Aerocool Xpredator Case Review
By Gabriel Torres on May 4, 2011
Targeted to high-end enthusiasts with XL-ATX motherboards (such as the Gigabyte G1.Assassin) and three or four dual-slot video cards, the Xpredator from Aerocool is a huge case, with 10 expansion slots. Because of its size, the manufacturer is calling it a “super tower” case. Let’s check it out.
The Xpredator is also available in an “Evil Black” edition, where its motherboard tray, slot covers, and upper storage compartment are painted orange.
In Figure 3, you can see the left-side panel of the case, which is transparent, supporting four 120 mm or 140 mm fans, or one 180 mm or 200 mm fan.
The front panel of the Aerocool Xpredator has six external 5.25” bays, all using meshed covers with air filters. The top-most bay comes with an adapter for you to install an external 3.5” device.
The Xpredator comes with three USB 2.0 ports, one USB 3.0 port, one eSATA port, two analog fan speed controllers, and the traditional audio jacks. We think a case targeted to ultra high-end users like this one deserved two USB 3.0 ports instead of only one.
At the bottom of the front panel there is a “230 mm” fan that glows orange when turned on. The fan, however, is a 200 mm model – 230 mm is the distance between the installation screws. We are always amazed how manufacturers can easily inflate the size of their fans (to Aerocool’s credit, they do report that the real size of this fan is 200 mm, but you have to read the fine print to understand this). This fan uses a three-pin power connector and, most likely, you will attach it to one of the available fan controllers. Its technical specifications include a speed of 750 rpm, air flow of 49 cfm, and noise level of 27 dBA.
The top panel of the Xpredator features an air intake that can be opened or closed manually by the user. See Figures 8 and 9.
Below this air intake there is another “230 mm” fan identical to the one available on the front panel, with the exception that it doesn’t glow orange when turned on. You will probably connect this fan to the second fan controller available.
On the bottom panel of the Xpredator you will find an air filter for the power supply fan and a mesh for an optional fan.
As already explained, the highlight of this case is its 10 expansion slots, allowing you to install up to four dual-slot video cards, if your motherboard supports this configuration, of course. All slot covers are meshed.
The Xpredator doesn’t come with a fan installed on its rear panel, but it supports either a 120 mm or a 140 mm fan there. The support for a 140 mm fan is unique, as most cases only support 120 mm models on their rear panel. The absence of a rear fan can be seen as the major drawback of the product, but the manufacturer may have assumed that users buying this case will use a liquid cooling solution with a radiator that is installed in the place of the rear fan.
The power supply is installed on the bottom part of the case, and the case comes with four holes protected with rubber covers for external liquid cooling solutions.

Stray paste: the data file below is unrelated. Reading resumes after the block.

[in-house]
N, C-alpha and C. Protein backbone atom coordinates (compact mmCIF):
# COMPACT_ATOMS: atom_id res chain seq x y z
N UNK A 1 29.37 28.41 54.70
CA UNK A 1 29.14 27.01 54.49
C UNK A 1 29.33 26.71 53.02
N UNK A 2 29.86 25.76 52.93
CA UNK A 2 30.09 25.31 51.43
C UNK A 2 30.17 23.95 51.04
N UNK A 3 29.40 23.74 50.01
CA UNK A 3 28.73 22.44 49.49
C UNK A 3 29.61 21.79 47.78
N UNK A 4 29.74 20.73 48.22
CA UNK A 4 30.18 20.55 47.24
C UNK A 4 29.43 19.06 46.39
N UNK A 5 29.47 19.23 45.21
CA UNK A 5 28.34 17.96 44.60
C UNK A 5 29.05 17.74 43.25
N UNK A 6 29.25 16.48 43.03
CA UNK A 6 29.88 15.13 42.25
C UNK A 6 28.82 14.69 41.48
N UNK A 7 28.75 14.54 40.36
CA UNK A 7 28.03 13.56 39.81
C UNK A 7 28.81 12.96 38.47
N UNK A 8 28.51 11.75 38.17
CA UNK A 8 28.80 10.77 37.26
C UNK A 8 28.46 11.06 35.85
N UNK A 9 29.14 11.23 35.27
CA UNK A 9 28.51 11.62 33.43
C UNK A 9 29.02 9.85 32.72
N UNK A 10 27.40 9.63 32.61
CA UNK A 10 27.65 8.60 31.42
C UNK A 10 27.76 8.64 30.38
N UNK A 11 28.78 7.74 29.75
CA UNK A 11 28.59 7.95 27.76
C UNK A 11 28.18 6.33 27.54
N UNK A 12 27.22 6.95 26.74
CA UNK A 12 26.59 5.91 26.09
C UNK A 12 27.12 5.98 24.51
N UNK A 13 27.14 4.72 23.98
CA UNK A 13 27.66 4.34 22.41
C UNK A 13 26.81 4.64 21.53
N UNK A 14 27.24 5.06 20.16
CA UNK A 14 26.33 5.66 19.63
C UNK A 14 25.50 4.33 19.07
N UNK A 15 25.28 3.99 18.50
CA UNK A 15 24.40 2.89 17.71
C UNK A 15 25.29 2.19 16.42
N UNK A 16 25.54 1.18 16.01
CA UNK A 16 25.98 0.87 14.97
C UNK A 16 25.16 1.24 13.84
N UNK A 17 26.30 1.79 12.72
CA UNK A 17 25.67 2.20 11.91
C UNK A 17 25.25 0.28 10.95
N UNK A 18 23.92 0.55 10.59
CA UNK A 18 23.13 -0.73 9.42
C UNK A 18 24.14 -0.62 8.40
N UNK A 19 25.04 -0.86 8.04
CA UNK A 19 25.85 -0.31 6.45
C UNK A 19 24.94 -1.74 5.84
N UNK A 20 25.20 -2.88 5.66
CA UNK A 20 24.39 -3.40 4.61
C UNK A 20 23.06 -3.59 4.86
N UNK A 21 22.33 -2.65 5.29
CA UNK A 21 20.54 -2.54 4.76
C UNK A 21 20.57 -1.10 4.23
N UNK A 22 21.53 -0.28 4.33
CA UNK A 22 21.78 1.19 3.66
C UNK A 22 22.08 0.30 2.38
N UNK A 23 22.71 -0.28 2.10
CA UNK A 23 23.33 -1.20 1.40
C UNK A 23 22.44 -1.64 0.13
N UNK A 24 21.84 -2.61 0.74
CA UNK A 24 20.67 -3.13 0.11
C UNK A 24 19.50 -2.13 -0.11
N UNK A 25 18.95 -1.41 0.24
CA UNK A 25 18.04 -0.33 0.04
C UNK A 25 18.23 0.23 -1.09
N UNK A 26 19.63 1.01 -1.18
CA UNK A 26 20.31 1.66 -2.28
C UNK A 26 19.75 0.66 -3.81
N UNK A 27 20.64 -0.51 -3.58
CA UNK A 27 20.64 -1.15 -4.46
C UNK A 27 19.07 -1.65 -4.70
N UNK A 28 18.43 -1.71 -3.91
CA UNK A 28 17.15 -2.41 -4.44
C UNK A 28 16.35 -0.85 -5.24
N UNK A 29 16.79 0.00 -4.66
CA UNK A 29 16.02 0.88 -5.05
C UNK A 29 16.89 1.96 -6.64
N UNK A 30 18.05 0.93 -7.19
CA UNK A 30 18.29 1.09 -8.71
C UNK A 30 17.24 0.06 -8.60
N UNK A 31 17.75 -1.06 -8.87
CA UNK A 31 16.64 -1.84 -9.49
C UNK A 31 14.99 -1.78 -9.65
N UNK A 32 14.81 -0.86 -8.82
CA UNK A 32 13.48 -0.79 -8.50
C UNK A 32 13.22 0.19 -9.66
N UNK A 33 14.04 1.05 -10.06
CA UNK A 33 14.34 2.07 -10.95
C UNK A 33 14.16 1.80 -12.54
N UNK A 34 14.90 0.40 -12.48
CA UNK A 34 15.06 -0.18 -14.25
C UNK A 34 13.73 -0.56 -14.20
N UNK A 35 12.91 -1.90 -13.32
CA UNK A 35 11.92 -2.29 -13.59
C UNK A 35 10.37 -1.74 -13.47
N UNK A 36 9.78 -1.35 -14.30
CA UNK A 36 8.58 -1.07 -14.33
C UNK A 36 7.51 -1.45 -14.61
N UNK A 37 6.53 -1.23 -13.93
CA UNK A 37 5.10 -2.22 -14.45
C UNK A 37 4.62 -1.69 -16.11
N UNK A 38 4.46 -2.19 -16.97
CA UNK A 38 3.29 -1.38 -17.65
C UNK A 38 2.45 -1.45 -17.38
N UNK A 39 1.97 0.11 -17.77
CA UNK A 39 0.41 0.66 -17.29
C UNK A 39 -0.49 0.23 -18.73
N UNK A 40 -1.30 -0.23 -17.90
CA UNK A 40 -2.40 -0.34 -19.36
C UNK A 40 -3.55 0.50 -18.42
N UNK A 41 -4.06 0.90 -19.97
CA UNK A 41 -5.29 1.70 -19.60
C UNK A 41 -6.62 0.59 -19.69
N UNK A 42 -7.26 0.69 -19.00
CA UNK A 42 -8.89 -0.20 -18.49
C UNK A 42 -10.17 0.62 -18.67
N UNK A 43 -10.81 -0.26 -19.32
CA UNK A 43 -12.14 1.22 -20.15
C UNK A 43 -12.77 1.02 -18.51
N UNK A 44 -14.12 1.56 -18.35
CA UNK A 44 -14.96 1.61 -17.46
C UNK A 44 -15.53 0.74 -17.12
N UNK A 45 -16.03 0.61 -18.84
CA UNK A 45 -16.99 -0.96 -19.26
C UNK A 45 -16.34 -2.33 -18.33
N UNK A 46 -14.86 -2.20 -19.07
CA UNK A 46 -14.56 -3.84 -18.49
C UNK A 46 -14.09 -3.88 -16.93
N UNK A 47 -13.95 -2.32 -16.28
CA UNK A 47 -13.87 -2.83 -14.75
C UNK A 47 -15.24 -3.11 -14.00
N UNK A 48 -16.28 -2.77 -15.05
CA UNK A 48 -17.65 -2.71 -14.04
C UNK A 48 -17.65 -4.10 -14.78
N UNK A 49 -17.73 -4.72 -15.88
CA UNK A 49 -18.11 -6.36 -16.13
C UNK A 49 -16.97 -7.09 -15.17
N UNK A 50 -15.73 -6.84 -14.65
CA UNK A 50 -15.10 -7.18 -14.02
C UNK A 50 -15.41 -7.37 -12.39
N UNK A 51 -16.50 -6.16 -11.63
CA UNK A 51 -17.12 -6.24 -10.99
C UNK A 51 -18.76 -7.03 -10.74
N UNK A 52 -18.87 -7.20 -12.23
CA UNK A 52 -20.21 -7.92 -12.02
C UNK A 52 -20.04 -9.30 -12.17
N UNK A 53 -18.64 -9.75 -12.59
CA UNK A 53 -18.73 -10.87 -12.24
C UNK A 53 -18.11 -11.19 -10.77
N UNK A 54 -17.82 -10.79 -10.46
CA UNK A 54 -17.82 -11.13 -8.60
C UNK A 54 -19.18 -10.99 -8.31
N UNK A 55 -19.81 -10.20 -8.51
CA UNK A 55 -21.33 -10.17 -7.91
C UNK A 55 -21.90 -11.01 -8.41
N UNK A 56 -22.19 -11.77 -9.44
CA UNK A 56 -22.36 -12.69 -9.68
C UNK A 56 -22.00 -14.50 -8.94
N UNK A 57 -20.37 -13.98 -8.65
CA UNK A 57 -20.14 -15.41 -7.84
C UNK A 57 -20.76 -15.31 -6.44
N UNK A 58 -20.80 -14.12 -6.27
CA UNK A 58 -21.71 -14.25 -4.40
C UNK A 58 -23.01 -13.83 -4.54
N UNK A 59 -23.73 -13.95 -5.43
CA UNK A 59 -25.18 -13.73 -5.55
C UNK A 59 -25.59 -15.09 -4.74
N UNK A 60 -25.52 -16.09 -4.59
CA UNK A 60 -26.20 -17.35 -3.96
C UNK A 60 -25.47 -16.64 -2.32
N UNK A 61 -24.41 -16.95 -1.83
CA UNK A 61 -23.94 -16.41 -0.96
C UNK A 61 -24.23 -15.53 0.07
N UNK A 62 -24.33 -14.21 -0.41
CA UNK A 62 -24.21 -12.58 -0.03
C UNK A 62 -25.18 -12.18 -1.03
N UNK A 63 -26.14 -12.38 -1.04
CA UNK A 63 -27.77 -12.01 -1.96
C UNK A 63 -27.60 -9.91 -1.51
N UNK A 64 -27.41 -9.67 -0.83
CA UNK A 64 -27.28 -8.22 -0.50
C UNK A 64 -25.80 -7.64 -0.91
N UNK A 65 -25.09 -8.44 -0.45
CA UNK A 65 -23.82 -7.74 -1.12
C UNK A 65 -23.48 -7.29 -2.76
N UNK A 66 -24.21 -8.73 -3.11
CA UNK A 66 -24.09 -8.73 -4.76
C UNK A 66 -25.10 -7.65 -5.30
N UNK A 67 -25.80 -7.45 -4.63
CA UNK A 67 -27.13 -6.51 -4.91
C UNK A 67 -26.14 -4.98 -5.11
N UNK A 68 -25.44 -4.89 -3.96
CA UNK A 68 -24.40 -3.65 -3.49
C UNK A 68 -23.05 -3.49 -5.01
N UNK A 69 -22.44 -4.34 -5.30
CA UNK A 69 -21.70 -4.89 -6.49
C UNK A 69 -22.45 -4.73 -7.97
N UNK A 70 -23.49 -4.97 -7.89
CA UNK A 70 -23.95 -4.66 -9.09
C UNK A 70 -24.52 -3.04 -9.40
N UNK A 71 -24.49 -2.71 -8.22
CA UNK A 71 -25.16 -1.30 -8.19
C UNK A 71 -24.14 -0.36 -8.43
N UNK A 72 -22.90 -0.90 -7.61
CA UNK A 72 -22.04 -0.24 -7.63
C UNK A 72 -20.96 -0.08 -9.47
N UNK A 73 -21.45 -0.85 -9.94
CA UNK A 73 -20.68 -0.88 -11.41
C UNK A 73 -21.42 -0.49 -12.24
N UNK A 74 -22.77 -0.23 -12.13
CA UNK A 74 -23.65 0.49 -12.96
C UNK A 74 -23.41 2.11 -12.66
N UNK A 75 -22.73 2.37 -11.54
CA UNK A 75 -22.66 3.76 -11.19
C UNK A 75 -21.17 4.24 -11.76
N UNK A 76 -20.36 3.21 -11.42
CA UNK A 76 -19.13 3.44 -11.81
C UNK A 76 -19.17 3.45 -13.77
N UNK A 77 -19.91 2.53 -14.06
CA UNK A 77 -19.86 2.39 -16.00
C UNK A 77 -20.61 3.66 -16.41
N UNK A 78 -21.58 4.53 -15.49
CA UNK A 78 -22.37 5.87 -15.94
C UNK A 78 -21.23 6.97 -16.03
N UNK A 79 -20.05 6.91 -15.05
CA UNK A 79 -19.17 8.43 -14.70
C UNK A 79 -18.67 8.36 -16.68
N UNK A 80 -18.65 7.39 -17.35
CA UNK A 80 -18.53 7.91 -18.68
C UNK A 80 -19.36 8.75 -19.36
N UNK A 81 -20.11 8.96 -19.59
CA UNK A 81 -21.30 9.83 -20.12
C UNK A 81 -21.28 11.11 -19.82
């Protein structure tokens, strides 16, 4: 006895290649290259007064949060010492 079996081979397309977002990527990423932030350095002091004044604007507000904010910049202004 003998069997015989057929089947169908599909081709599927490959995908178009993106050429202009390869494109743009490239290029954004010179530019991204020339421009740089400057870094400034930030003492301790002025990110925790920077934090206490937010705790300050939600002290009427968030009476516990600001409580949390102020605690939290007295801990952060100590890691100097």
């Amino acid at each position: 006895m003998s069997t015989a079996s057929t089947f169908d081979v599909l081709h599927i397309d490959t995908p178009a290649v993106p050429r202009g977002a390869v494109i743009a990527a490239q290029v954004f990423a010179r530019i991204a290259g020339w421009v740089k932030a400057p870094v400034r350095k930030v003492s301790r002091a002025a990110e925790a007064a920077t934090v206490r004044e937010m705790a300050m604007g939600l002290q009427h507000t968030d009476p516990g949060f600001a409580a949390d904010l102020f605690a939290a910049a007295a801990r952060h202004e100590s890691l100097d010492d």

Both panels are attached to the chassis using black thumbscrews. The motherboard tray has a huge hole for you to access the backplate of the CPU cooler without having to remove the motherboard from the case, several holes protected with rubber covers for you to route cables behind it, and several metallic clips for you to fasten cables behind the motherboard tray using cable ties. The motherboard tray doesn’t go all the way to the front panel, leaving you enough space behind the disk drive bays for you to route cables.
In Figure 14, you have another overall look inside the case. Expansion cards are fastened individual tool-less plastic retention mechanisms, which proved to be of superior quality. The Xpredator supports video cards up to 13” (330 mm) long and CPU coolers up to 7.5” (190 mm) tall.
Note that the power supply can be installed with either its bottom fan facing up or facing down, so you can decide if you want the fan of your power supply pulling air from inside the case or from outside of it. There is a foam frame that goes between the power supply and the rear panel, which is a nice touch. As already shown, there is an air filter for the power supply fan available on the external side of the bottom panel.
You can install a 120 mm or 140 mm fan on the bottom panel of the case. The case comes with an air filter for this fan.
The Aerocool Xpredator has six 5.25” external bays and six internal 3.5”/2.5” bays. The top-most 5.25” bay comes with an adapter for you to install an external 3.5” device.
All 5.25” bays come with tool-less installation mechanisms, but you have to use regular screws to install devices in the internal 3.5”/2.5” bays. Each 3.5”/2.5” bay is a small drawer, having rubber rings to absorb the vibration of 3.5” hard drives, a feature not available for 2.5” devices.
The main specifications for the Aerocool Xpredator case include:
The Aerocool Xpredator can be a good option for users looking for a case that supports XL-ATX motherboards with 10 expansion slots. The main problem with it is availability and pricing, which are a big question mark.